The common chaffinch, a small bird of the finch family, is found across Asia, Siberia, northwest Africa, and Europe. Characterized by rust-red underparts and a blue-gray cap, the males are much more brightly colored than the females. The two sexes also differ in their white wing bars.
|Scientific Name||Fringilla coelebs|
|Other Names||Chaffinch, pahirini|
|Size||Around 5.7 inches (14.5 cm) in length|
|Weight||0.63-1.02 oz (18-29 g)|
|Wingspan||9.6-11.2 inches (24.5-28.5 cm)|
|Color||Male: Black forehead, light olive-green rump, dark gray central tail feathers, black flight feathers with white portions at the base of the vanes.Female: Gray-brown head and upperparts, paler underparts, dull olive green rump and lower back, tails and wings are similar to the males.|
|Distribution||Most of the European countries, temperate Asia, northwest Africa, south of Lake Baikal, Siberia, the Madeira Islands, the Canary Islands, the Azores. Introduced into South Africa and New Zealand during the nineteenth century|
|Habitat||Open woodland, indigenous forests, sub-alpine scrubland, farmlands, orchards|
|Sound||Powerful song with a characteristic “vink” or “fink” sounding call; males can sing 2-3 types of song with regional dialects|
|Incubation period||10-16 days|
|Fledging||Around 11-18 days|
|Lifespan||3 years on average|
|Diet||Predominantly seeds of thistle, dandelion, chickweed, rimu, beeches; various invertebrates like flies, moths, beetles, caterpillars, spiders|
|IUCN Conservation Status||Least Concern|
The chaffinches are sub-divided into several subspecies, of which few are given below:
- F.c. coelebs
- F.c. alexandrovi
- F.c. caucasica
- F.c. sarda
- F.c. palmae
- F.c. maderensis
- F.c. moreletti
- F.c. africana
As a pet
Since these birds can be easily cared for, they are commonly kept as pets in several European countries.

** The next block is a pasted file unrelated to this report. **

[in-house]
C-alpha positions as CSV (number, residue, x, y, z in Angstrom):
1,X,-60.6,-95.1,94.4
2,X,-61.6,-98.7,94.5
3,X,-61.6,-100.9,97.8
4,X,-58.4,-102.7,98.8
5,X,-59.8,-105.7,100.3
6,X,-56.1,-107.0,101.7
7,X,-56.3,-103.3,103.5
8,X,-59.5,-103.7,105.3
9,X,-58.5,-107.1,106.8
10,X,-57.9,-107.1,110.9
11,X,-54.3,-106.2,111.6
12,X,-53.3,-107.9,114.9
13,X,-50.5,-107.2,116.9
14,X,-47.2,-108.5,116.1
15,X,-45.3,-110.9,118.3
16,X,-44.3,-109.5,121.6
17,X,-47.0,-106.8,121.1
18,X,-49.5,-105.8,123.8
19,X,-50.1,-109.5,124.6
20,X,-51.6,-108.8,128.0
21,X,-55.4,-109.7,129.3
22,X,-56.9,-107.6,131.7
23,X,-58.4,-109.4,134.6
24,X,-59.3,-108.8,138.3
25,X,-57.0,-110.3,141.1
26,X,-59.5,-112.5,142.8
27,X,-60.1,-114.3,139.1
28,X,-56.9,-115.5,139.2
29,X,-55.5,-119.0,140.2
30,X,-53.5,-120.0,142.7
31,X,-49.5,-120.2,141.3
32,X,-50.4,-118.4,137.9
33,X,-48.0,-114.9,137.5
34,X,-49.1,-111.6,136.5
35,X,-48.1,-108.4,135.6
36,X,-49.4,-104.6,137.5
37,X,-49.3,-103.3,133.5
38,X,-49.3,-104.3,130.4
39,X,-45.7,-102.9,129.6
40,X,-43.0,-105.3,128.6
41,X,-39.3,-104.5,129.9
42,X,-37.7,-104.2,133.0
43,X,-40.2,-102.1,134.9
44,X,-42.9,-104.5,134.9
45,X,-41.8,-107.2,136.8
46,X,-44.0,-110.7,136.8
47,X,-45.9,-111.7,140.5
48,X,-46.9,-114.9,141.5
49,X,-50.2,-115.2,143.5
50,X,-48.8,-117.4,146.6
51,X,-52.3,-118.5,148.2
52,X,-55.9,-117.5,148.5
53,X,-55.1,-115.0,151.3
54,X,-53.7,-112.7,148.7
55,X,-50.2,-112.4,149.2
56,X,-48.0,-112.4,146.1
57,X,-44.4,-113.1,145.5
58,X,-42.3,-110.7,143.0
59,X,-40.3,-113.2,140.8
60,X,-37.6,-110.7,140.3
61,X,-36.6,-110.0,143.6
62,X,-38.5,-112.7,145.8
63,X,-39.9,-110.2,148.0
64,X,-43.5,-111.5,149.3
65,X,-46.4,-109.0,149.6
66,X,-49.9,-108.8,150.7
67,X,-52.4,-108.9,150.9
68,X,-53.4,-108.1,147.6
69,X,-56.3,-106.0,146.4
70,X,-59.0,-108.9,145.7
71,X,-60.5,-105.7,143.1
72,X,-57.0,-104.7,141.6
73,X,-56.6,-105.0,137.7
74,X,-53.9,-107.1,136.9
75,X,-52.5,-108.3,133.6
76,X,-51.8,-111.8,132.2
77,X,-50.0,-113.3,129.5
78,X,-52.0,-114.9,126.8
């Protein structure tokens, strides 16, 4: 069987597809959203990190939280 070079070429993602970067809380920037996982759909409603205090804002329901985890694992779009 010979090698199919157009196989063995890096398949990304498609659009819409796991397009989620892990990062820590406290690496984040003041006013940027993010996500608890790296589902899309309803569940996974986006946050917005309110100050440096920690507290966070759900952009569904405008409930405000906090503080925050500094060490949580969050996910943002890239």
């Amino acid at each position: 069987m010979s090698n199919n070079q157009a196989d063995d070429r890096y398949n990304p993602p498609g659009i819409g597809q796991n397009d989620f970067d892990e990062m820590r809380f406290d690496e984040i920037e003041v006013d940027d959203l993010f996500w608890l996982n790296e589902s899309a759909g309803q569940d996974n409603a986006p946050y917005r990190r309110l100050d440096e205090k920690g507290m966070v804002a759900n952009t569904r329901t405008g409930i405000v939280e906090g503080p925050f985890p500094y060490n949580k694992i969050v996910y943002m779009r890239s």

As the bird loves to form flocks, keeping it in a pair or with several members of its species is a great option. Being a social species, it thrives well in large cages and planted aviaries. Use a lightweight, single-layer, breathable fabric to cover its cage at night. This would allow your pet to feel secure and improve its quality of nightly rest. Place 2-3 horizontal perches at various heights to provide it with comfortable resting spots. To keep your pet active both mentally and physically, you may put some bird toys, ladders, and swings in its cage.
Since the female builds a deep cup-like structure as its nest, you may provide some nesting materials like grass, wool, feathers, and thin roots.
A heat source should be installed in its enclosure during winter since it cannot tolerate extremely cold conditions. A properly sheltered outdoor aviary could be used to protect it from damp conditions during summer.
In the wild, it prefers areas with temperatures ranging from 12°C to 30°C during the breeding season.
Temperament and Behavior
When raised in captivity, they exhibit a characteristic nervousness in their behavior, which can be dealt with by pairing them in cages as well as proper socialization training. They are an intelligent species, which communicate with each other through distinct sounds in the form of an alarm call, mating call, and a rain call.
Provide your chaffinch with plenty of mixed millets, green food, and live food, especially during the breeding season. Supplement your bird’s diet with fresh water, lettuce, spinach, egg food, chickweed, and spray millets regularly.
Apart from providing a fresh supply of bathing water, you should also trim its nails and beak occasionally.
Despite being a hardy species, chaffinches are known to contract parasitic infections caused by Trichomonas gallinae. Development of tumors caused by papillomavirus is also seen on their legs and feet. Taking your pet bird to a vet every 3-4 months helps in keeping it in good shape.
- In a traditional sport called “vinkenzetting,” held in Belgium, male chaffinches are set against one another to compete for the most calls in one hour.
- It has several folk names like “shell apple” and “spink” in Britain.
- The bird appears in the marginal decorations of Sherborne Missal, a medieval English illuminated manuscript.